The other gene to be studied in combination with GBA mutations encodes a protein known as leucine-rich repeat kinase 2 (LRRK2). One mutation in this gene (known as G2019) is the most common known genetic cause for both familial and sporadic PD. In exploring the role of LRRK2 in PD, we have generated the first (and most widely used) LRRK2 mouse model to date; this model has expressed the abnormal LRRK2 protein associated with PD and it has shown some, but not the full spectrum of the symptoms of PD. Thus it seems likely that genetic interactions working in concert LRRK2 might be needed in order to obtain the complete replication of the key features of PD. Interestingly it has been reported that both LRRK2 and GBA share may share same degradation process.  We suspect that the mutation of GBA might be “the straw” that breaks “the camel’s back” in LRRK2, resulting in the presence of the wide spectrum of key features  of PD in the animal model containing both mutations of GBA and LRRK2.We therefore propose to explore whether there is mechanistic interplay between GBA and LRRK2 and how the interaction contributes to the full spectrum of key features of PD.  This will be done  generating a digenic mouse model (LRRK2-GBA) carrying human mutations of both GBA and LRRK2. To the best of our knowledge, this has never been done before.  Importantly, now have a cohort of patients with both GBA and LRRK2 muations.  Our new transgenic model will allow us to study the biologic effects in mice with these combined mutation in ways that would not be possible in humans.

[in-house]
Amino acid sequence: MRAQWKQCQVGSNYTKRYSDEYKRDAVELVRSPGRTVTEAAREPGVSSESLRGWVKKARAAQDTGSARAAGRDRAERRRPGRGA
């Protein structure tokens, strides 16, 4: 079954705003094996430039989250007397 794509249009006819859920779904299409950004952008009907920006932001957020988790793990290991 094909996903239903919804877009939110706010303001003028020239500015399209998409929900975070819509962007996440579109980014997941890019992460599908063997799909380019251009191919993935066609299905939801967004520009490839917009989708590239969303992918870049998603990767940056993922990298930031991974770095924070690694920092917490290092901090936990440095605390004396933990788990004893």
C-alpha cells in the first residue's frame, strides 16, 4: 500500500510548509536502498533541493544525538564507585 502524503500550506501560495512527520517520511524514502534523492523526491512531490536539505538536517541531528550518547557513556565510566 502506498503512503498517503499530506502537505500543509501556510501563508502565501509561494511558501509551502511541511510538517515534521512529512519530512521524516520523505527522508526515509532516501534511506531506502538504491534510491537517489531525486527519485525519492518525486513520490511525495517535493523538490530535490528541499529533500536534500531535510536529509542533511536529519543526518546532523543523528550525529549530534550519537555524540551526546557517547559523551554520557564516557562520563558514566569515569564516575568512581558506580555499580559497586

Methods/Design: We will generate the above LRRK2-GBA digenic mouse model as following: First, we will create a transgenic mouse model carrying a mutant GBA  associated with PD.  Second, the GBA transgenic mice will cross breed with the aforementioned LRRK2 transgenic models to generate a digenic LRRK2-GBA transgenic mouse line. Full characterization of the new mouse model will be carried out.